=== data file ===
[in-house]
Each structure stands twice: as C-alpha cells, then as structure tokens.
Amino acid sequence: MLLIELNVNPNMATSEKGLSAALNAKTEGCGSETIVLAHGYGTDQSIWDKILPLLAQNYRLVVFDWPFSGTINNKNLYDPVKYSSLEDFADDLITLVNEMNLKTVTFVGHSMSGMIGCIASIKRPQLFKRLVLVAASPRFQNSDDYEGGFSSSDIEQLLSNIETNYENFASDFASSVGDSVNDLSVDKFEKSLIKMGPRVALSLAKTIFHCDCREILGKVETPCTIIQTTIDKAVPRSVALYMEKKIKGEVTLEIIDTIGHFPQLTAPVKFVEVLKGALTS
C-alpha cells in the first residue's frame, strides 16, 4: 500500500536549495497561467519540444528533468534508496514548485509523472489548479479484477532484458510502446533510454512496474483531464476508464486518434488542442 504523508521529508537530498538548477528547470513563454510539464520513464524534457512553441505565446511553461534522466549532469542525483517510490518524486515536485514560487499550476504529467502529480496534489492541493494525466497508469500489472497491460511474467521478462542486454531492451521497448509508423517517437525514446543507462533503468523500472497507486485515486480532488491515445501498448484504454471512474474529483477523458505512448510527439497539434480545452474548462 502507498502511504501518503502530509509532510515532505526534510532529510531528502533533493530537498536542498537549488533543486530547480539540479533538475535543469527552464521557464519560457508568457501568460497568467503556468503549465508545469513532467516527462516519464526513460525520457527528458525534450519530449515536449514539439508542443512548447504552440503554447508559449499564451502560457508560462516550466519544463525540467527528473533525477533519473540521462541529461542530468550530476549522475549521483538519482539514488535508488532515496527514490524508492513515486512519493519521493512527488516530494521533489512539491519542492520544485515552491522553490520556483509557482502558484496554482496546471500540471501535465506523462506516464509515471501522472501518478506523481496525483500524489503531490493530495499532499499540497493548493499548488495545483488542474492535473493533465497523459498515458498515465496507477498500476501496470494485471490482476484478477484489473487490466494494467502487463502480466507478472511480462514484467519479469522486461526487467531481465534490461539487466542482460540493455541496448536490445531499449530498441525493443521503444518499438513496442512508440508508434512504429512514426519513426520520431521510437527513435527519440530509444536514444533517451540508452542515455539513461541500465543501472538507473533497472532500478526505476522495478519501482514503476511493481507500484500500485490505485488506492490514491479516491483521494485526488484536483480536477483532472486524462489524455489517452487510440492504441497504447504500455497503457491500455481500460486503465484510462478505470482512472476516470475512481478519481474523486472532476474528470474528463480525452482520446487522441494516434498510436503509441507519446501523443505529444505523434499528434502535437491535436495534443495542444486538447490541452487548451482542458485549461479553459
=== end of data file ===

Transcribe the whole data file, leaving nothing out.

[in-house]
Each structure stands twice: as C-alpha cells, then as structure tokens.
Amino acid sequence: MLLIELNVNPNMATSEKGLSAALNAKTEGCGSETIVLAHGYGTDQSIWDKILPLLAQNYRLVVFDWPFSGTINNKNLYDPVKYSSLEDFADDLITLVNEMNLKTVTFVGHSMSGMIGCIASIKRPQLFKRLVLVAASPRFQNSDDYEGGFSSSDIEQLLSNIETNYENFASDFASSVGDSVNDLSVDKFEKSLIKMGPRVALSLAKTIFHCDCREILGKVETPCTIIQTTIDKAVPRSVALYMEKKIKGEVTLEIIDTIGHFPQLTAPVKFVEVLKGALTS
C-alpha cells in the first residue's frame, strides 16, 4: 500500500536549495497561467519540444528533468534508496514548485509523472489548479479484477532484458510502446533510454512496474483531464476508464486518434488542442 504523508521529508537530498538548477528547470513563454510539464520513464524534457512553441505565446511553461534522466549532469542525483517510490518524486515536485514560487499550476504529467502529480496534489492541493494525466497508469500489472497491460511474467521478462542486454531492451521497448509508423517517437525514446543507462533503468523500472497507486485515486480532488491515445501498448484504454471512474474529483477523458505512448510527439497539434480545452474548462 502507498502511504501518503502530509509532510515532505526534510532529510531528502533533493530537498536542498537549488533543486530547480539540479533538475535543469527552464521557464519560457508568457501568460497568467503556468503549465508545469513532467516527462516519464526513460525520457527528458525534450519530449515536449514539439508542443512548447504552440503554447508559449499564451502560457508560462516550466519544463525540467527528473533525477533519473540521462541529461542530468550530476549522475549521483538519482539514488535508488532515496527514490524508492513515486512519493519521493512527488516530494521533489512539491519542492520544485515552491522553490520556483509557482502558484496554482496546471500540471501535465506523462506516464509515471501522472501518478506523481496525483500524489503531490493530495499532499499540497493548493499548488495545483488542474492535473493533465497523459498515458498515465496507477498500476501496470494485471490482476484478477484489473487490466494494467502487463502480466507478472511480462514484467519479469522486461526487467531481465534490461539487466542482460540493455541496448536490445531499449530498441525493443521503444518499438513496442512508440508508434512504429512514426519513426520520431521510437527513435527519440530509444536514444533517451540508452542515455539513461541500465543501472538507473533497472532500478526505476522495478519501482514503476511493481507500484500500485490505485488506492490514491479516491483521494485526488484536483480536477483532472486524462489524455489517452487510440492504441497504447504500455497503457491500455481500460486503465484510462478505470482512472476516470475512481478519481474523486472532476474528470474528463480525452482520446487522441494516434498510436503509441507519446501523443505529444505523434499528434502535437491535436495534443495542444486538447490541452487548451482542458485549461479553459